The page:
Time Estimate for Entire Lab: 2.0 hours. Special Requirements. Seventh Edition Changes This was Laboratory 19 in the previous edition.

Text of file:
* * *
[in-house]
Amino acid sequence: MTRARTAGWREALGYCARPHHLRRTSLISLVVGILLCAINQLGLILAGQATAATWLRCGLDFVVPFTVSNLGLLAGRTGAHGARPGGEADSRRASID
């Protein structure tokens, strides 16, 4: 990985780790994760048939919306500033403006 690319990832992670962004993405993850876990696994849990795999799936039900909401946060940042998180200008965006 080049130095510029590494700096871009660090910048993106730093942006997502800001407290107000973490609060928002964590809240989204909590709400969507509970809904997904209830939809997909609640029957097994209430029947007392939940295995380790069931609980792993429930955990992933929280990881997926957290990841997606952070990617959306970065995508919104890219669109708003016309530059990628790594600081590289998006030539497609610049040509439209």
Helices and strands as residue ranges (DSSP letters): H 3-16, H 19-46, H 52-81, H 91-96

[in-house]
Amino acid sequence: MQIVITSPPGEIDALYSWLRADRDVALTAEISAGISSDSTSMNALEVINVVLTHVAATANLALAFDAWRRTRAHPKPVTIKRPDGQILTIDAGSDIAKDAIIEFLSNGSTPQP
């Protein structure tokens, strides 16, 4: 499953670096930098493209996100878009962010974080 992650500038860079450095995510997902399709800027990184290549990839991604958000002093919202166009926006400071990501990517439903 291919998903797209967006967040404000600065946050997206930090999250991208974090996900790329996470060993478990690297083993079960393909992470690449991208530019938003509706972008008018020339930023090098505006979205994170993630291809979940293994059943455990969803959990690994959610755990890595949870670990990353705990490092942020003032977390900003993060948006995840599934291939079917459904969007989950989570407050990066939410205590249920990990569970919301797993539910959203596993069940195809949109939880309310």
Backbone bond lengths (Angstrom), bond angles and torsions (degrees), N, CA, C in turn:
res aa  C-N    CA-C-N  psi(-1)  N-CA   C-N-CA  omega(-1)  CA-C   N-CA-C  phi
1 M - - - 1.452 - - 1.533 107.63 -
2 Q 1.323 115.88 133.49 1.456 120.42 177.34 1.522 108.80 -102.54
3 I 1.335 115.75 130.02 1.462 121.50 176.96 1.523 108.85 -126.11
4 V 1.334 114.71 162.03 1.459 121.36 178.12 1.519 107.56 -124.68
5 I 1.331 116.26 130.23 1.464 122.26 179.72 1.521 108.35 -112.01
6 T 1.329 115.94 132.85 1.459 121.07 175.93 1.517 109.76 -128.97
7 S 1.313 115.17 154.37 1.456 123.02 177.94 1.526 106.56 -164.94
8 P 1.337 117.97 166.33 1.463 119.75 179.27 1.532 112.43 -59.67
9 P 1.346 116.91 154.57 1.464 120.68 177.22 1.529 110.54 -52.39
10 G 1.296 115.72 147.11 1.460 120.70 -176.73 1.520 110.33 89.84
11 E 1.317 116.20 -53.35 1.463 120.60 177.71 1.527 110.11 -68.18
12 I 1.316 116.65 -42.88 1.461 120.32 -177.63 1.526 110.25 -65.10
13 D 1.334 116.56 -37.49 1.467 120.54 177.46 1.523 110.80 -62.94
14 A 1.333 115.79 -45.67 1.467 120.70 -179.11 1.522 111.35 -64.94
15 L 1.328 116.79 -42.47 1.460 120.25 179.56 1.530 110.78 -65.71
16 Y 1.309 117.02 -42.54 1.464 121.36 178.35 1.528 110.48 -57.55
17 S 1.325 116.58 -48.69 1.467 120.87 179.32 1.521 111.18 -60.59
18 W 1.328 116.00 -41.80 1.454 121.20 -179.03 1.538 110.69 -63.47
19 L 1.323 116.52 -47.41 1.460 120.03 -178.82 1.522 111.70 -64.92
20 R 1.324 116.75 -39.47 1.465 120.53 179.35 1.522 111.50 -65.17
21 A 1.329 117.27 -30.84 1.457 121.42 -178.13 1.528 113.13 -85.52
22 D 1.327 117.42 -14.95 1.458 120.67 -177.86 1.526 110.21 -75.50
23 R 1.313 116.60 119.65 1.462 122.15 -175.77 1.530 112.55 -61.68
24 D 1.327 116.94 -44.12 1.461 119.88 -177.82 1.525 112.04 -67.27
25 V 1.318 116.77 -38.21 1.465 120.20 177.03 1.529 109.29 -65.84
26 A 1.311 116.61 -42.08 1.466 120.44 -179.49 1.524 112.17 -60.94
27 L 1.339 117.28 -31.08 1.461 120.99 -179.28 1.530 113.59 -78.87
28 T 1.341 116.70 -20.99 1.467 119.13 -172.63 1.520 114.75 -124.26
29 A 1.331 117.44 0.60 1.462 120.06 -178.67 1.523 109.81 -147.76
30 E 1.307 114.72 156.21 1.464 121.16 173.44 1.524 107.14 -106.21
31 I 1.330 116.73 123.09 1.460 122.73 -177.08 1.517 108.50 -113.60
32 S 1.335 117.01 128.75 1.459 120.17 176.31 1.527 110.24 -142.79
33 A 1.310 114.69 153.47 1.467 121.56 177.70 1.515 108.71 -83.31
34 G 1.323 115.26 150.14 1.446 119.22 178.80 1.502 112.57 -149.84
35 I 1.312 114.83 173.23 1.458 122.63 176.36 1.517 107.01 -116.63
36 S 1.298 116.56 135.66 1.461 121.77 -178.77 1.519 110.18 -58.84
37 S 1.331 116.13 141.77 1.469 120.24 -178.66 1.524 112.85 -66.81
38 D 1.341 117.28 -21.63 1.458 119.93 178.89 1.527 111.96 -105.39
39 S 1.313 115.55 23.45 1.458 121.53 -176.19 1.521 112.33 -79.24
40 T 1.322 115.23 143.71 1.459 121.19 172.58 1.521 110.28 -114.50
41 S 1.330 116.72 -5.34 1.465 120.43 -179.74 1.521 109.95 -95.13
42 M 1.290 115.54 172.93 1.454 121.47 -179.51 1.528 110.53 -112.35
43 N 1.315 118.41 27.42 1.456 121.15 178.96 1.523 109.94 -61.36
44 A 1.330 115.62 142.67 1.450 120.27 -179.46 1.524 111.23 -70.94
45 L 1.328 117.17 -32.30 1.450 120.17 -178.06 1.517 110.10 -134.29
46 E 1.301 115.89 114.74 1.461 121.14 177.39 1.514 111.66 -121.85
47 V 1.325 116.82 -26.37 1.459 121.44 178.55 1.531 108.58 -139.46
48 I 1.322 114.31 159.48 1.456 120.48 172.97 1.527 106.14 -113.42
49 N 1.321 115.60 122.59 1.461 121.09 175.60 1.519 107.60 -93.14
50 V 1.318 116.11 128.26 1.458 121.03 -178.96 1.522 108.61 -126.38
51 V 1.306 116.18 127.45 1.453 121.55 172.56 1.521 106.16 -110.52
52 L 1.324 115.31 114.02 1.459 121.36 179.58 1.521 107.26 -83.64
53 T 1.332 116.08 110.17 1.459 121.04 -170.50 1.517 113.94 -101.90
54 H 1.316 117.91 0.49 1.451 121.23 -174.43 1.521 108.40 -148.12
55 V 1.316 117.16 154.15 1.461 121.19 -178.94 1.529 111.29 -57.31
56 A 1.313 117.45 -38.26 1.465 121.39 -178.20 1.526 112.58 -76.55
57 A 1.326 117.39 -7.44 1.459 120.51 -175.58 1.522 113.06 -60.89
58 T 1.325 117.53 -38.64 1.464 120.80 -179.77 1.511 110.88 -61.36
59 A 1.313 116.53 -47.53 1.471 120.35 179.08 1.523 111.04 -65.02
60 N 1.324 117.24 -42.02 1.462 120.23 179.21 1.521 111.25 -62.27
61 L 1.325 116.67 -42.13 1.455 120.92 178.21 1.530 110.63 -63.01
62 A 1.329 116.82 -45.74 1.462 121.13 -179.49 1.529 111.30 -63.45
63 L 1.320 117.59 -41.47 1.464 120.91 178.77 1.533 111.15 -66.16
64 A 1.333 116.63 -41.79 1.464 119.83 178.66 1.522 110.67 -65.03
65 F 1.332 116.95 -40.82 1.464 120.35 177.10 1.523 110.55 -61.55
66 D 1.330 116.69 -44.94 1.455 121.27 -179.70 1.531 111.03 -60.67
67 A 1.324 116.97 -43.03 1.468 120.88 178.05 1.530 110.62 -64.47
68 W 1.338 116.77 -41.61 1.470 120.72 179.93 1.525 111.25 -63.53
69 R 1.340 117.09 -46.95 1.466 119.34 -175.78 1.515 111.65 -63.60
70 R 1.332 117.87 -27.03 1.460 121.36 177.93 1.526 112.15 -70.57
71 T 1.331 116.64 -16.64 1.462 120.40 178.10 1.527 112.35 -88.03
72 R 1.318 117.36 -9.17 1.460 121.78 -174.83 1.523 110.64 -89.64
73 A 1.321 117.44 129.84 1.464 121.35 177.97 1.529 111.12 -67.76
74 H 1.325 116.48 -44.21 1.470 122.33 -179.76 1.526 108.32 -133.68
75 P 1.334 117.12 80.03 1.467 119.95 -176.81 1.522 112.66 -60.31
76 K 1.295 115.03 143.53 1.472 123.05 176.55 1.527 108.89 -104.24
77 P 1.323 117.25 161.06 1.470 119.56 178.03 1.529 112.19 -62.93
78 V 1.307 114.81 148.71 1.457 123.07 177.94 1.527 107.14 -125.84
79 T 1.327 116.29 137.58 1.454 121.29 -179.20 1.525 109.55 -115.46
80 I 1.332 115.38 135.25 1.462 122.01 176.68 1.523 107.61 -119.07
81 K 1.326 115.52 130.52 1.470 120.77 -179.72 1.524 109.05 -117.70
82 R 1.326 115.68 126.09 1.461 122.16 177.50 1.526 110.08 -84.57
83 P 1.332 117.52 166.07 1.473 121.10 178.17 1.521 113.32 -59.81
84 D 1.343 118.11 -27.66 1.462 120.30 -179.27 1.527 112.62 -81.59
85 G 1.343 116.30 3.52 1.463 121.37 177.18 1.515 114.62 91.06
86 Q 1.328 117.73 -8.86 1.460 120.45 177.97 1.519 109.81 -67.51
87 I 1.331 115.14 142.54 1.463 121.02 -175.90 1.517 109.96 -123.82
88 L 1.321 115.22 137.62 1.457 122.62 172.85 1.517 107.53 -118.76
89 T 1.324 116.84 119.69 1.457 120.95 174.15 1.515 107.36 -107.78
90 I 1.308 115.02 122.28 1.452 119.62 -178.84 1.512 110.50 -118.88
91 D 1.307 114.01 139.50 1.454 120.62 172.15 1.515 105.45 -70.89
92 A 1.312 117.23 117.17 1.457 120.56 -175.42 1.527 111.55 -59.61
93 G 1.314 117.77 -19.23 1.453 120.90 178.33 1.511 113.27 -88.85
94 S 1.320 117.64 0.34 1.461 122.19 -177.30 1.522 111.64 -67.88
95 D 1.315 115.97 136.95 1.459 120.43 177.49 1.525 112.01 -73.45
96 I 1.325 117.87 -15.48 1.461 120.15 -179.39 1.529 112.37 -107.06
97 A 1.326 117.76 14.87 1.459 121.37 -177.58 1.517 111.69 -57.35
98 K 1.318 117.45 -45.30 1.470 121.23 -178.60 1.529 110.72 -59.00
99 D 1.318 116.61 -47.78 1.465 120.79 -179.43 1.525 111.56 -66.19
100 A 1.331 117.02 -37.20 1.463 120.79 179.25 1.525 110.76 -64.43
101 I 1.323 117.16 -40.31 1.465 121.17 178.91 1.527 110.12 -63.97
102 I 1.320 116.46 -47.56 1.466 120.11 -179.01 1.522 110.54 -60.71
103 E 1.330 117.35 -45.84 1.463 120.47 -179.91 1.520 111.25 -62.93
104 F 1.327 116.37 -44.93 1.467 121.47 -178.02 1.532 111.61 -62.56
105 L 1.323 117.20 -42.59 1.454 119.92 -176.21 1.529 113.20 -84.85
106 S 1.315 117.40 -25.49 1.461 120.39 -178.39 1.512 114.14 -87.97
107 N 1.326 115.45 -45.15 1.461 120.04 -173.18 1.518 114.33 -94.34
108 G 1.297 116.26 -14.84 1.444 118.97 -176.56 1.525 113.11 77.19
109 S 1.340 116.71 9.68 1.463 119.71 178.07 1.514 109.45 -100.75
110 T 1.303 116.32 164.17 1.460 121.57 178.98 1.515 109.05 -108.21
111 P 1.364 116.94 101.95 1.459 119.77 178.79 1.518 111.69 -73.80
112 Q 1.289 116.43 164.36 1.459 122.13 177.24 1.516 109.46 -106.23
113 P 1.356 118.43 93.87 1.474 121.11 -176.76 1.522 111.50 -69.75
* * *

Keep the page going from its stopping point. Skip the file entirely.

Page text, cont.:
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1 Laboratory 20 Effects of Pollution (LM pages ) Time Estimate for Entire Lab: 2.0 hours Special Requirements 1. Living material (order in advance for timely delivery): hay infusion cultures; Gammarus; Chlorella (common pond algae); and Daphnia 2. Growth required: One week to prepare your own hay infusion (optional); seed germination must be started at least 4 days prior to lab. 3. Fresh material (obtain locally, close to time of use): hay or grass (optional); sterile spring water Seventh Edition Changes This was Laboratory 19 in the previous edition. MATERIALS AND PREPARATIONS Effect of Pollutants on Ecosystems (LM pages ) hay infusion cultures (culture media sets, Carolina ) jar, wide-mouth, with screw-cap, 1-gallon size eyedropper slides and coverslips microscopes, compound light lens paper sterile spring water (local purchase or Carolina ) Gammarus culture (Carolina , amphipods, or Nasco Science LM00205, fairy shrimp) containers for spring water 1% sulfuric acid (H 2 SO 4 ) (Carolina , -3301) water, boiled and cooled to 31 C petri dishes filter paper for germinating seeds bean seeds ph meter beakers, 50 and 200 ml hot plate graduated cylinder thermometer, Celsius Hay infusion cultures. Culture media sets are suitable and can be purchased. Instructions are included in each set. Use a 1-gallon, wide-mouth jar covered loosely with screw-cap, and maintain the culture in a welllighted place, but not in direct sunlight. To prepare the various types of cultures needed, follow these directions: 1. Control culture: Prepare the culture according to the directions provided by the supply house. 2. Enriched medium: Do not dilute the nutrient solution as much as recommended by the supply house. 1 Note: Materials and Preparations instructions are grouped by exercise. Some materials may be used in more than one exercise.